On 12 August Austria declared war. By this time Napoleon had nearly as many men in Germany as he had on the Neman in 1812 when he invaded Russia.
In the Fortresses to the East 50,000 with various commanders; on the Elbe 25,000 with various commanders; in Hamburg 40,000 (including 12,000 Danes) commanded by Davout; on the Rhine 25,000 Bavarians under Wede; at Mainz/Würzburg 15,000 with the cavalry corps under Milhaud, the infantry corps under Augereau; the Grande Armée of 400,000 under Napoleon, for a total of 555,000 men.
With over 12,000 guns Napoleon was very well provided with artillery. His cavalry, some 380 squadrons , now amounted to 70,000 horsemen–thought how many of the troopers were expert in wielding their sabers, or in riding their horses, was another matter. The Guard had swollen to strength of 60,000 men.
The Grande Armée was organized into 16 corps, five being cavalry. This great host was by no means all French,. It included Poles, Germans, Italians, Dutchmen, Belgians, and Swiss, and while some notably the Poles, were devoted to the Emperor, some were decidedly lukewarm. As early as 22 August two Westphalian hussar regiments, comprising the light cavalry brigade of Victor’s II Corps, went over to the Allies, whose field armies had grown to redoubtable size.
The Allies also put a mighty host in the field. It consisted of three armies as follows:
Army of Bohemia (Schwarzenberg) 249,000
Austrians (125,000) Schwarzenberg; Prussians II Corps (37,000) Kleist; Prussian Guard (7,000) Unknown; Russians (80,000) Barclay de Tolly
Army of the North (Bernadotte, Crown Prince of Sweden) 125,000
Prussians (72,000) Tauentzien / Bülow; Russians (30,000) Winzingerode; Swedes (23,000) Bernadotte
Army of Silesia (Blücher) 108,000
Prussians (38,000) Yorck; Russians (70,000) Sacken / Lengeron
The three allied field armies amounted to more than 408,000 men, as opposed to Napoleon’s Grande Armée of about 400,000. More than a quarter of Winzingerode’s 30,000 were Cossacks, unfit for the line of battle, and most of Tauentzien’s men, being Landwehr or reserves, could hardly be classed as first line troops. But in addition they had a miscellaneous force under Wallmoden opposing Davout’s garrison at Hamburg, while other detachments, mainly Landwehr, blocked the French garrisons on the Elbe and to the East. These troops numbered not less than 100,000 bring the Allied total to nearly 600,000.
When the armistice ended, Napoleon had most of his army deployed to the east of the Elbe, between Dresden and Liegnitz, able to strike at any one of the three converging Allied armies. From Dresden north to Hamburg the fortresses and passages of the Elbe were in his hands. He decided to strike first at Bernadotte, hoping to loosen the Allies position in North Germany, and perhaps to relieve Kurstin and Stettin.
The battle scared Oudinot took an army of 85,000 to the north. He had some initial success, but on 23 August Bernadotte’s Army of the North turned on him at Grossbeeren about 12 miles south of Berlin, and drove him back in confusion. By 2 September he was back at Wittenberg on the Elbe, about 40 miles south-west of Berlin, with his men badly shaken.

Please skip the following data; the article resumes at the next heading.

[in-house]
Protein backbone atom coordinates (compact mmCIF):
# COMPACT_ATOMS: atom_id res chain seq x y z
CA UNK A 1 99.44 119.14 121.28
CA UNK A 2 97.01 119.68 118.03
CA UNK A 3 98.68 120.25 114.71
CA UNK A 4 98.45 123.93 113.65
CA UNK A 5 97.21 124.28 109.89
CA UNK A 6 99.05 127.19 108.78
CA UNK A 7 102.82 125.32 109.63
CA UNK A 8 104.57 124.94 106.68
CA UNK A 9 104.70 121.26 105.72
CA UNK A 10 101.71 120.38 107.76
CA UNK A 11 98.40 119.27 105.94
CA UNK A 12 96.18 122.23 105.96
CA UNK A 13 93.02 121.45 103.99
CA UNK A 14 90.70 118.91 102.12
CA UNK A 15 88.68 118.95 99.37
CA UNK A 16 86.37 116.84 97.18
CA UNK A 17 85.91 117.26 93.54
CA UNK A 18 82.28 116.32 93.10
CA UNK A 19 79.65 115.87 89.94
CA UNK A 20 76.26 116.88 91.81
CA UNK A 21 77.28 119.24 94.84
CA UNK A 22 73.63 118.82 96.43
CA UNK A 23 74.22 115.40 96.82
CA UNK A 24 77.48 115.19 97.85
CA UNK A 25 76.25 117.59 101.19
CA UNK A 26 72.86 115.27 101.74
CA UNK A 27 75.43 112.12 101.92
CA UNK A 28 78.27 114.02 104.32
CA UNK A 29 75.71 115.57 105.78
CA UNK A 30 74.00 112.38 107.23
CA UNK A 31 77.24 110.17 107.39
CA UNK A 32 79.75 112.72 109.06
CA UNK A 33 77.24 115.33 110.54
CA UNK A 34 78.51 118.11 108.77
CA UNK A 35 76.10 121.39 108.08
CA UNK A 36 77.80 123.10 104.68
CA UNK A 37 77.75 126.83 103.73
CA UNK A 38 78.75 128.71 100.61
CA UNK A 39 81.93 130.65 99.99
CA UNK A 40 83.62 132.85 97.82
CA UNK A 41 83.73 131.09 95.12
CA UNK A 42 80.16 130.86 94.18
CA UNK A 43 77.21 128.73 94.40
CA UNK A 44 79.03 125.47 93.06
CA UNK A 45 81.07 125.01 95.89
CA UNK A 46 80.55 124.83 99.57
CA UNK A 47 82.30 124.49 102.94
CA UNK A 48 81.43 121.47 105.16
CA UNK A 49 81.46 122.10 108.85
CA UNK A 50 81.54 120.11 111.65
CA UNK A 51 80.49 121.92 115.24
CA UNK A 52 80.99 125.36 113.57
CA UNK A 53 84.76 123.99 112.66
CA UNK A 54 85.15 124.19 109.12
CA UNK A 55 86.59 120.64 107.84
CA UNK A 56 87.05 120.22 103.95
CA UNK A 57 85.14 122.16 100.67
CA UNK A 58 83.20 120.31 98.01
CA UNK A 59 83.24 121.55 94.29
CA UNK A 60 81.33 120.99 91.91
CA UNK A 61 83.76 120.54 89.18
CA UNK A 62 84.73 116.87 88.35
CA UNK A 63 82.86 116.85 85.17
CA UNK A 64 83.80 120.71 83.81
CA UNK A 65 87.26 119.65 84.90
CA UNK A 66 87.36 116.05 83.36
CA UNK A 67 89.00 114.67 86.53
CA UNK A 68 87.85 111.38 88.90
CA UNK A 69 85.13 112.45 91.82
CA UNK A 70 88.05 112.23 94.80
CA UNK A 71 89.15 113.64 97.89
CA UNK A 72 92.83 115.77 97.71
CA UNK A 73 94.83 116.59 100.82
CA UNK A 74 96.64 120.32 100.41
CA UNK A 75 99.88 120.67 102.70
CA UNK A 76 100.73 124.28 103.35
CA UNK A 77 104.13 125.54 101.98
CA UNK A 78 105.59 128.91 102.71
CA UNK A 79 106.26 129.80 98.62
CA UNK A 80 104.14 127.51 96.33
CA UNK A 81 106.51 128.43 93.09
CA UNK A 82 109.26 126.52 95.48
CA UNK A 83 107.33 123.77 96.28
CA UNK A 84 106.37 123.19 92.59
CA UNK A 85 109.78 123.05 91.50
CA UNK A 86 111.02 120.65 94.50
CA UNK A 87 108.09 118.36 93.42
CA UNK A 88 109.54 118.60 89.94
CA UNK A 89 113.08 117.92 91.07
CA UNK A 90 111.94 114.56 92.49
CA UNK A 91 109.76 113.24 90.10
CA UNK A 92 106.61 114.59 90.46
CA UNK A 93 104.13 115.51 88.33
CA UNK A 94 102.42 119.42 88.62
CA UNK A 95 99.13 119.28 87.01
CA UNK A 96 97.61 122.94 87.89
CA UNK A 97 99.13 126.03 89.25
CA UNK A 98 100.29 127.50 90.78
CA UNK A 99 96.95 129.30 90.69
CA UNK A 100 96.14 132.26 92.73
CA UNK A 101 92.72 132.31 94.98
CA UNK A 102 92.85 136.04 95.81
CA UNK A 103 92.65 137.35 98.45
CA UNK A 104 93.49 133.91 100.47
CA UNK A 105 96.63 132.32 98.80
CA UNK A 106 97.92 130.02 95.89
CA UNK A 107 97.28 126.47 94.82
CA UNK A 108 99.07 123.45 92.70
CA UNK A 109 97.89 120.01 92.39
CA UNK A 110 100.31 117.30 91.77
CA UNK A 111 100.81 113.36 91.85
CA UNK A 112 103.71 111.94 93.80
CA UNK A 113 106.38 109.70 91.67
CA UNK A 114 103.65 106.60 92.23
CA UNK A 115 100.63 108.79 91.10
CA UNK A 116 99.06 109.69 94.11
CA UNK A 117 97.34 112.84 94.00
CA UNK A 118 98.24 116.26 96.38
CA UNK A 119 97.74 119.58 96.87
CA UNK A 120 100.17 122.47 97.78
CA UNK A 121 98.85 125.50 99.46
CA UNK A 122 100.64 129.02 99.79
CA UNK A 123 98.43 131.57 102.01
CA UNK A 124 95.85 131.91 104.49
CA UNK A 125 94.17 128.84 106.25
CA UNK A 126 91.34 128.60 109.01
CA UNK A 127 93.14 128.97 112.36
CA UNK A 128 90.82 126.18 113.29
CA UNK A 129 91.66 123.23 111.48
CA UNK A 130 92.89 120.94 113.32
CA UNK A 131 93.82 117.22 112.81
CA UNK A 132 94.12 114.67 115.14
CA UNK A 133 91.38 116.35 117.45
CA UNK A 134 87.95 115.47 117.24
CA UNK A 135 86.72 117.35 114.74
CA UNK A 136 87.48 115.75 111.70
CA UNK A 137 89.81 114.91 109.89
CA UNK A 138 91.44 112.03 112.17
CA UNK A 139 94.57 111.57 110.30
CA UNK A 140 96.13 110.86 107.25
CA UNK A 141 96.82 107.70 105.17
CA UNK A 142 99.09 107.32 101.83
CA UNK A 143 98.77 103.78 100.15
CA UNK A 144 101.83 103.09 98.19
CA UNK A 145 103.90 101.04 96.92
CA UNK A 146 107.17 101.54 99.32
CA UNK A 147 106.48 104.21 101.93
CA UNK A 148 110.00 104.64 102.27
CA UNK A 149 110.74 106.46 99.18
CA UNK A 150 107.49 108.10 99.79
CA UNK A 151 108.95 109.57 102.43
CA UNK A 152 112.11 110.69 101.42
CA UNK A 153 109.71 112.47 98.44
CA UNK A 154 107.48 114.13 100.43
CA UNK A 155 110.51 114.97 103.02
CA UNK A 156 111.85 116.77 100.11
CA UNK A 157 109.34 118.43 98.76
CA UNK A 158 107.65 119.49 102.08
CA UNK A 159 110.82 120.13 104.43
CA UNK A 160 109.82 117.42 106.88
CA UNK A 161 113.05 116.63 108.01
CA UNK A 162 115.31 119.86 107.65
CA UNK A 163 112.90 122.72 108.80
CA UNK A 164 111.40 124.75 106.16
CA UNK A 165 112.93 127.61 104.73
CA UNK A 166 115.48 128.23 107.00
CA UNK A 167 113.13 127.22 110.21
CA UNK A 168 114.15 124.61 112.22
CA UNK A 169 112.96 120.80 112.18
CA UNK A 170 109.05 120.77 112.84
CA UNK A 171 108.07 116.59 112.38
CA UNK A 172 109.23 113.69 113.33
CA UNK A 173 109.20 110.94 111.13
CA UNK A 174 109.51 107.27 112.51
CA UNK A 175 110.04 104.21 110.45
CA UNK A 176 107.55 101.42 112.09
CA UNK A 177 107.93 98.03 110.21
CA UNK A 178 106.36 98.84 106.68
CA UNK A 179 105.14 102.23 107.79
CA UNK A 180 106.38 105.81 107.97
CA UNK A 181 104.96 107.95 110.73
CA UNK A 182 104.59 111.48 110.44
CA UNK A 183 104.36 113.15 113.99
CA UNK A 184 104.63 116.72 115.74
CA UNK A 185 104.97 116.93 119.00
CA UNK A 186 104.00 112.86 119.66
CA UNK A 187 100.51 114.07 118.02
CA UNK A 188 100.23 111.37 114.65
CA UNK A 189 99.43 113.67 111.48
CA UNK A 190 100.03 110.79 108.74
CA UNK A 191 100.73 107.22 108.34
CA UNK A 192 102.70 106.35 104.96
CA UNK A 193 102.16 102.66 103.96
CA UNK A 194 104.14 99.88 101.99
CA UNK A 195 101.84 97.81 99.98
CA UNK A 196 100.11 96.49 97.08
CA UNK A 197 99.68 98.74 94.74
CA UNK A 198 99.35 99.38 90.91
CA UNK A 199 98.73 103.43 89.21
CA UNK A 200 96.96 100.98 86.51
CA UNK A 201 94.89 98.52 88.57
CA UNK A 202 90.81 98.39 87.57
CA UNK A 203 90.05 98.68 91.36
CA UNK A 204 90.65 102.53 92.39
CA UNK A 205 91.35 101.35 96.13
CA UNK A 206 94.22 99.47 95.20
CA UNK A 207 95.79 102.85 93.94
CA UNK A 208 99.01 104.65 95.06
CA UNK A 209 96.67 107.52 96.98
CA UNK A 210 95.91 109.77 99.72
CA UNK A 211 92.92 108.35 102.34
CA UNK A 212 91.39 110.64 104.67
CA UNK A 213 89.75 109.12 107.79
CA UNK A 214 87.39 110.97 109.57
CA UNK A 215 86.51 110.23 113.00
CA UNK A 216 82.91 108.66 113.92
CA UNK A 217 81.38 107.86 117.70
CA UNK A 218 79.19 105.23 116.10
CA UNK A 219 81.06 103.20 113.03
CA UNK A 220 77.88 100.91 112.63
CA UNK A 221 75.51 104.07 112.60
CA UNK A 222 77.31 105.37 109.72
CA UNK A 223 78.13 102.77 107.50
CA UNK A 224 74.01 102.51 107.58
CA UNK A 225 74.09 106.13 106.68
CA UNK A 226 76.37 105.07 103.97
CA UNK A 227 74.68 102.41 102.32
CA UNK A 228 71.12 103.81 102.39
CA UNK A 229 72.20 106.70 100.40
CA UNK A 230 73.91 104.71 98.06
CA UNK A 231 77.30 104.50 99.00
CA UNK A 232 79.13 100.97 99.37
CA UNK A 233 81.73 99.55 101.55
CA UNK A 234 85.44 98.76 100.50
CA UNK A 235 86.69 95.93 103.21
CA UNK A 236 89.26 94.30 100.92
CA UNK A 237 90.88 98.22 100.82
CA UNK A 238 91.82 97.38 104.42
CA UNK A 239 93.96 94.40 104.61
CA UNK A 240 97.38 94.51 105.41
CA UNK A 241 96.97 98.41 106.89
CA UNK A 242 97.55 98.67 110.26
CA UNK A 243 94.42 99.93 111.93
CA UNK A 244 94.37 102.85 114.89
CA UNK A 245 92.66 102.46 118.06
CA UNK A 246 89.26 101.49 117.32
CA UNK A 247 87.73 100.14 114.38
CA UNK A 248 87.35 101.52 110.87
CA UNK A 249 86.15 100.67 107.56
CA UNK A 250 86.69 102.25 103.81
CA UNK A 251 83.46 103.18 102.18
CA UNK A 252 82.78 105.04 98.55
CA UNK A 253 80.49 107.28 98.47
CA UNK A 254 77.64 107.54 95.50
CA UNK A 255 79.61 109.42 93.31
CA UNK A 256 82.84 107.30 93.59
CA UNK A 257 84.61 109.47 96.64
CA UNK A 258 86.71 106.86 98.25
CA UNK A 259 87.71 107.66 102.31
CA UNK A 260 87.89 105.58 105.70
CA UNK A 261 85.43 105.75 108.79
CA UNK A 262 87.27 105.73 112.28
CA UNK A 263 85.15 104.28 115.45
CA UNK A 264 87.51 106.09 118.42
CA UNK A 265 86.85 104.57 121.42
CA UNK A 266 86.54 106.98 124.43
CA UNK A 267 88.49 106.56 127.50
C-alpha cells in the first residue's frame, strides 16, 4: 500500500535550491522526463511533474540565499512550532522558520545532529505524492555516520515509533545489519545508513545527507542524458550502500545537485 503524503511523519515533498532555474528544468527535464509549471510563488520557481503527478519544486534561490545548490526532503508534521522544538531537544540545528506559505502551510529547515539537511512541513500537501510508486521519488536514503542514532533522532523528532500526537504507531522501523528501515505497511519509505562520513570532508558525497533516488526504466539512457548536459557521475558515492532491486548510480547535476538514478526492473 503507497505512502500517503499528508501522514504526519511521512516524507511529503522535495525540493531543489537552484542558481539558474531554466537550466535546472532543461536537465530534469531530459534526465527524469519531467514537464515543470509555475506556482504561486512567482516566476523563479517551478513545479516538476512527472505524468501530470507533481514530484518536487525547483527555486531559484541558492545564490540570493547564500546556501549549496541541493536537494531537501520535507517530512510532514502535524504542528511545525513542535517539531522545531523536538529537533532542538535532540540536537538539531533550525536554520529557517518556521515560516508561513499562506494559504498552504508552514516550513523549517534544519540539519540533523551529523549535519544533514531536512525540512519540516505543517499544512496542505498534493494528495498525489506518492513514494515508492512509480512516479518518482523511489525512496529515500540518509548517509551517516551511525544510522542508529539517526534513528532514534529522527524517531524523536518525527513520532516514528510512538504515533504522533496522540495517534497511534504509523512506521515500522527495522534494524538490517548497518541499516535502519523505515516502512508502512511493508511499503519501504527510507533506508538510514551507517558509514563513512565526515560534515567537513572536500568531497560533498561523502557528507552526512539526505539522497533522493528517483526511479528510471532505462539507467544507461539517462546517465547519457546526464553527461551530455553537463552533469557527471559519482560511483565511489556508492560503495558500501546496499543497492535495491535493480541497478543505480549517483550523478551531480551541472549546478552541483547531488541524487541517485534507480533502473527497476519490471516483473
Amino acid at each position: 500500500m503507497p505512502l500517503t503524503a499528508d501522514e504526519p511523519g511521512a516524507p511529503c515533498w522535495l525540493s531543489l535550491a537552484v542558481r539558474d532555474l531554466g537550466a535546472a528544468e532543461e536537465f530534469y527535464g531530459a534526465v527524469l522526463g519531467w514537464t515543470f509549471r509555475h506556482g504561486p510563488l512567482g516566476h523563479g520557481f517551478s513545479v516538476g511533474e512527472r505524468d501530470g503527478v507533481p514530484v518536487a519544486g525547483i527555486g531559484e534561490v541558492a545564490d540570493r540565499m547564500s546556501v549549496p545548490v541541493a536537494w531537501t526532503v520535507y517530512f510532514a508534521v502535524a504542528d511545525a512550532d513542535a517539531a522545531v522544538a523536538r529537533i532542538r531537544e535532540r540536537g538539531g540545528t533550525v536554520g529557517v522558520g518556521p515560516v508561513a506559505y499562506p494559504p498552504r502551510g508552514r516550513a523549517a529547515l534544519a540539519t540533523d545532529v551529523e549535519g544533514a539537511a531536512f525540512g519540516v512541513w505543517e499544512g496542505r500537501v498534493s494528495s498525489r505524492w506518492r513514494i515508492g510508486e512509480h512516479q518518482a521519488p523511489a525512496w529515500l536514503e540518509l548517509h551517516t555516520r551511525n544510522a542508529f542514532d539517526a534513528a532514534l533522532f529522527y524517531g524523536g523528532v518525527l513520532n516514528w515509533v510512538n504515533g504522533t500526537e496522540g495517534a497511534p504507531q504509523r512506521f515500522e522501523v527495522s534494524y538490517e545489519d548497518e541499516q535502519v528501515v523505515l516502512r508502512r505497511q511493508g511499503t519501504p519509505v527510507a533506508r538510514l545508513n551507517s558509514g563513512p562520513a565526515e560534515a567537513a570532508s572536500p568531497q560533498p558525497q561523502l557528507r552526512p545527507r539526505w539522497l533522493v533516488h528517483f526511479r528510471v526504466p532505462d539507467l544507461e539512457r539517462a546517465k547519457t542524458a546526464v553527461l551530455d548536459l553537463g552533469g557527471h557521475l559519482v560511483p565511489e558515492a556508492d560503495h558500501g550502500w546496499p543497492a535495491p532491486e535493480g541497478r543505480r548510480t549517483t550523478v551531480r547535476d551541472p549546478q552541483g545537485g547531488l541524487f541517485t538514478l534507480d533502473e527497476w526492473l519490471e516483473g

Meanwhile Blücher, advancing against Ney, had found the latter reinforced by Napoleon himself; in accordance with the new plan of operations, Blücher beat a hasty retreat eastwards, and despite a vigorous pursuit succeeded in evading the Emperor. Schwarzenberg, seeing Napoleon away in the east, struck northwards. On 23 August Napoleon left MacDonald with four corps to contain Blücher and moved by forced marches from Gӧrlitz to the relief of Dresden. He ordered MacDonald to drive Blücher beyond the river Jauer and then take up a position on the River Bober and so prevent the Army of Silesia from interfering with his operations. MacDonald, however, pressed on to the Katzbach, a tributary of the River Oder about 40 to 50 miles west of Breslau. It was a stream of no great importance but its banks were steep. MacDonald was deceived by Blücher’s flight into thinking that the Army of Sileasia was tired and demoralized after its long retreat. He then crossed the Katzbach, although he had only 50,000 troops to oppose Blücher’s 80,000. The Prussian, aware that Napoleon was no longer with the French army, at once turned on his pursuer. MacDonald, taken by surprise at this sudden reversal, was driven back into the river and only extricated himself with the loss of half his force, 100 guns and 18,000 prisoners. He fell back rapidly towards Dresden with his shattered remnants.
In the meantime, on 19 August Schwarzenberg had begun his advance. On the 22nd the Allies crossed the watershed of the mountains of Bohemia, making for Chemnitz, and then decided to turn north-east against Dresden, whose garrison was only 5,000 strong. Napoleon got wind of this move very quickly, for news of it reached him at Gӧrlitz on the evening of the 23rd August.
The Allied advance guard appeared before Dresden on the afternoon of 25 August and Gouvion-Saint-Cyr, with 15,000 men, fell back before them. The Marshal had four divisions, one of these being at Kӧnigstein, with which to oppose 80,000 Allies. The fortifications at Dresden were not of the best and were also rather too extensive for the troops available. Had the Allies stormed at once they could scarcely had failed to carry the city, but they delayed. This had been blamed on the methodical approach of the Austrians it seems, however, Schwarzenberg wished to attack but allowed the Tsar to overrule him. The opportunity for a sift victory was soon gone, for by evening the bivouac fires of Napoleon’s Imperial Guard could be seen against the eastern sky.
The actors were in place and the stage set for the morning’s slug fest.
THE COMMENTARY GAZETTE®
SOURCE: NAPOLEON: The Last Campaigns 1813-15; BY: James Lawford
CONTRIBUTOR: Martin F. Elkins